Until comprehensive immigration reform becomes law or DAPA and DACA+ come into effect, however, immigration attorneys will remain on the lookout for other small pieces of good news where we can find them.  The Supreme Court’s decision Thursday in Mathis v. United States, while at first glance not about an immigration case at all, provided just such a piece of good news for noncitizens with certain types of criminal convictions.  (Since most significant criminal convictions would have precluded applying for DAPA and DACA+, the set of noncitizens who will benefit from Mathis has very little overlap with the set of those harmed by U.S. v. Texas, so it may only be from the perspective of immigration attorneys that Thursday was something of a good news / bad news situation; hopefully I do not strike the reader as too insensitive for examining the two decisions in one blog post nonetheless.)


Mathis was primarily a sentencing case, arising under the Armed Career Criminal Act, or ACCA.  That statute provides for harsher criminal sentences against those with certain sorts of prior criminal convictions.  ACCA has been interpreted by the Supreme Court to provide for a “categorical approach”, where what is important is what one can be certain a person has been convicted of, that is, the elements of their crime, and not other facts regarding what they may actually have done in the past.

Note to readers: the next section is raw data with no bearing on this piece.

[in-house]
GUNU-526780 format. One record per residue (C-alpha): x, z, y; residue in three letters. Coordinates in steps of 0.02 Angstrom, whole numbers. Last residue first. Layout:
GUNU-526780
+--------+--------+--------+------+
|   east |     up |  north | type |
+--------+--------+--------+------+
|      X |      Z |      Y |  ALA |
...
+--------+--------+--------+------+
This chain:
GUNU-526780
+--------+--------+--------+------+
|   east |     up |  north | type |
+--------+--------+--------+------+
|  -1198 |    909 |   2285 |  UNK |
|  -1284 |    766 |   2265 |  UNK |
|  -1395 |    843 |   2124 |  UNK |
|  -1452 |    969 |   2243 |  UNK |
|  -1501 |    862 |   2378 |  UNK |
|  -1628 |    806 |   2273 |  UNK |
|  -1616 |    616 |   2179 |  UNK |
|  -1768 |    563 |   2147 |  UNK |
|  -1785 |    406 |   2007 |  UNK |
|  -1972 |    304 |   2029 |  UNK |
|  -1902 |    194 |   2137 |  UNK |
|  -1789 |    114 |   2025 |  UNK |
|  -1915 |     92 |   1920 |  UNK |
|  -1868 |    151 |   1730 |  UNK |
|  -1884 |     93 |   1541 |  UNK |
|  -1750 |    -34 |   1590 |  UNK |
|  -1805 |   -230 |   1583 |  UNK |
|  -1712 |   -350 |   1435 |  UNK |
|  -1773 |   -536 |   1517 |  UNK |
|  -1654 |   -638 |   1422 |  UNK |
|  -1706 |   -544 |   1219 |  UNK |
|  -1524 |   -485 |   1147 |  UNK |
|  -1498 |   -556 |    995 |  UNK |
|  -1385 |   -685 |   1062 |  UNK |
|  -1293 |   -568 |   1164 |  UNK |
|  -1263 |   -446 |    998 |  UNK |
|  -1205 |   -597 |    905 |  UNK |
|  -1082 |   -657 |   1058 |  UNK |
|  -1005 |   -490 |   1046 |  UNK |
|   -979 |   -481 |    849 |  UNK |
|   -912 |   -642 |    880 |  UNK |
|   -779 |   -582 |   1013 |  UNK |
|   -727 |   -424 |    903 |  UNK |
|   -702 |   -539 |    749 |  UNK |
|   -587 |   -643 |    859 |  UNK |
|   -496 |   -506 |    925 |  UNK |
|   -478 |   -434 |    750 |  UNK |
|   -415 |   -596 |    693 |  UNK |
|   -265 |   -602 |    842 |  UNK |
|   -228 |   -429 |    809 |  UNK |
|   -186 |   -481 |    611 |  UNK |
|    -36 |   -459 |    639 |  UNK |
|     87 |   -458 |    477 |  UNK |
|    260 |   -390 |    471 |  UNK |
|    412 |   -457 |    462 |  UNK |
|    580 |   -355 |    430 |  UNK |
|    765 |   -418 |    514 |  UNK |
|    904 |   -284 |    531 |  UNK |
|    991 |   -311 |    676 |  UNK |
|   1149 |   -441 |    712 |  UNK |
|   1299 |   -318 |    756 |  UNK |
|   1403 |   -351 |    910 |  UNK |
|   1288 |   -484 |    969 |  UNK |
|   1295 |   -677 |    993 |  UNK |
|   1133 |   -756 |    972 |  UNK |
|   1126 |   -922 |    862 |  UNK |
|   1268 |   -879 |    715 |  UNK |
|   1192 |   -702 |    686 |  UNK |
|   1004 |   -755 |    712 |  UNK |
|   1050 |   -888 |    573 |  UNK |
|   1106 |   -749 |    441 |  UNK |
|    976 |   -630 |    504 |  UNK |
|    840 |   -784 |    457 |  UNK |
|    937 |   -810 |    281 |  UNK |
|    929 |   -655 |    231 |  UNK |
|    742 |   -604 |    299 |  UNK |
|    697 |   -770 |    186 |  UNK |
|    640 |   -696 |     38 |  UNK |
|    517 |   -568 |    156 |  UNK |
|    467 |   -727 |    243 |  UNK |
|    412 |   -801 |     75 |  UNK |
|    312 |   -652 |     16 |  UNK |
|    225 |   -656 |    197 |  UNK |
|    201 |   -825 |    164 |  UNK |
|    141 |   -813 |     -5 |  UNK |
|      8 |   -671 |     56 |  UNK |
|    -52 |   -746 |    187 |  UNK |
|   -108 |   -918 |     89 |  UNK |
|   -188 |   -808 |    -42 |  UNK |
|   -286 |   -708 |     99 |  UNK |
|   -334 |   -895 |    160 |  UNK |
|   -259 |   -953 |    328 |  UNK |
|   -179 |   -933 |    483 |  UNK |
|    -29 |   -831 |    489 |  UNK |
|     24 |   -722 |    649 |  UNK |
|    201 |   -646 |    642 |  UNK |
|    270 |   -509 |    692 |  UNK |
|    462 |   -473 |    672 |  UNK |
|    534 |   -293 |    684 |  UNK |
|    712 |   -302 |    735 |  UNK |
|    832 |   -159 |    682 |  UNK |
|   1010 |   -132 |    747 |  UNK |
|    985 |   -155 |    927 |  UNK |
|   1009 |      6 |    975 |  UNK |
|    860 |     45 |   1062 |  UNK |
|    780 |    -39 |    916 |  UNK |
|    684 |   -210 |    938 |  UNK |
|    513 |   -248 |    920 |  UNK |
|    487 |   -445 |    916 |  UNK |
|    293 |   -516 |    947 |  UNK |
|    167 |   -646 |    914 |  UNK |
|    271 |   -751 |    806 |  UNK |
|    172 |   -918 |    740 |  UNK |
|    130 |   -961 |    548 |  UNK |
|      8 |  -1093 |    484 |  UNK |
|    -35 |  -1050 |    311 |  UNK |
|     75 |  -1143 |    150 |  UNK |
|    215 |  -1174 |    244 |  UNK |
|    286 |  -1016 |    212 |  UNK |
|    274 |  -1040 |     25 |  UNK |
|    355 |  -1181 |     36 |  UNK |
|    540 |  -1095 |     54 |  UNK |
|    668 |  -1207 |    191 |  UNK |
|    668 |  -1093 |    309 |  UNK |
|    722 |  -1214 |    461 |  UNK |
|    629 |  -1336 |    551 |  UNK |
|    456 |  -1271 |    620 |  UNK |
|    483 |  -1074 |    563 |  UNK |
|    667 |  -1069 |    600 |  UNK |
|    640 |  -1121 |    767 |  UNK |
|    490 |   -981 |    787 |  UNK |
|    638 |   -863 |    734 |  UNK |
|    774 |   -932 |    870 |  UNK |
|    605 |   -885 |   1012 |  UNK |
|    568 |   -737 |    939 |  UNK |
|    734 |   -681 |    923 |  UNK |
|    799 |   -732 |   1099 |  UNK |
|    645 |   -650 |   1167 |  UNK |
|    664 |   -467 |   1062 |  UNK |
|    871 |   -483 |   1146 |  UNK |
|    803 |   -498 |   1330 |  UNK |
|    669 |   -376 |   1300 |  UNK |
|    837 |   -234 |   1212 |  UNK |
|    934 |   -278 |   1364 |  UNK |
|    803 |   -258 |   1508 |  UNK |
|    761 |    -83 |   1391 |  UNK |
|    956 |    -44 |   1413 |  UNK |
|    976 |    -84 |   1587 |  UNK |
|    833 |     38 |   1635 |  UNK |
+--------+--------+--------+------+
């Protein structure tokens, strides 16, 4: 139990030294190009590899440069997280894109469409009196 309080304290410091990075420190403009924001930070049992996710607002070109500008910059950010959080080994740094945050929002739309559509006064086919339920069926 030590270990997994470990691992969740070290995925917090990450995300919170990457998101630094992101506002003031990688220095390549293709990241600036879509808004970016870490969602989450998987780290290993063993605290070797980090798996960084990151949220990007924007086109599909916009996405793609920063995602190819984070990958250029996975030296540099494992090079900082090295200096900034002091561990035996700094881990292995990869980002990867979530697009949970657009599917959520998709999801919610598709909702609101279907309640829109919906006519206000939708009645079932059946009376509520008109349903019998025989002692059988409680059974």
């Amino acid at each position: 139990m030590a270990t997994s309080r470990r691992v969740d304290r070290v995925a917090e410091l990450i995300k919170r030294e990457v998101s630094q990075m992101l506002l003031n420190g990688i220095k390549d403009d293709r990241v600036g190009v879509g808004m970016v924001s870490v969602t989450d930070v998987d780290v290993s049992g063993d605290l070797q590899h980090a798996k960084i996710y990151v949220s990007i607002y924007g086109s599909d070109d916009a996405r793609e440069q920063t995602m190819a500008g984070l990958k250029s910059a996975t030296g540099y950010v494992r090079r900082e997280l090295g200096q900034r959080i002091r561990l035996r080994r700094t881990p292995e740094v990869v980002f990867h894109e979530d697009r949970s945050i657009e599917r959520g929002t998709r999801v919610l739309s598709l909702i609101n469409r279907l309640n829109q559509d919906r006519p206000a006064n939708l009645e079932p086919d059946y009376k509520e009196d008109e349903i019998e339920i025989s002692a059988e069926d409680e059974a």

In its use of the categorical approach, ACCA operates similarly to several provisions of the Immigration and Nationality Act (INA) regarding noncitizens with criminal convictions.  As the Supreme Court explained in Moncrieffe v. Holder, 569 U.S. ____, 133 S.Ct. 1678 (2013), the categorical approach, grounded in the language of immigration statutes that ask what a noncitizen was “convicted” of, “has a long pedigree in our Nation’s immigration law.”  Indeed, it goes back more than 100 years, at least back to the Second Circuit’s decision in United States ex rel. Mylius v. Uhl, 210 F.860 (2d Cir. 1914).  There are some provisions of immigration law that have been interpreted to deviate from the categorical approach, such as the $10,000 loss threshold for a fraud crime to qualify as an aggravated felony under section 101(a)(43)(M)(i) of the INA, addressed in the Supreme Court’s 2009 decision in Nijhawan v. Holder, but they are the exception, not the rule.


Because both ACCA cases and many areas of immigration law rely on the categorical approach, the reasoning of ACCA cases is often found to control in immigration cases.  Moncrieffe, for example, which addressed the immigration consequences of a conviction under Georgia law for possession of marijuana with intent to distribute, cited and relied upon Shepard v. United States, 544 U.S. 13 (2005), and Johnson v. United States, both ACCA cases.  (The particular ACCA provision involved in Johnson was held unconstitutionally vague by the Court, but the principles behind the categorical approach were still usefully elucidated in that case.)  Footnote 2 of the Mathis majority opinion specifically acknowledged the applicability of the categorical approach discussed in Mathis to immigration cases, citing Kawashima v. Holder, 565 U. S. 478, 482–483 (2012).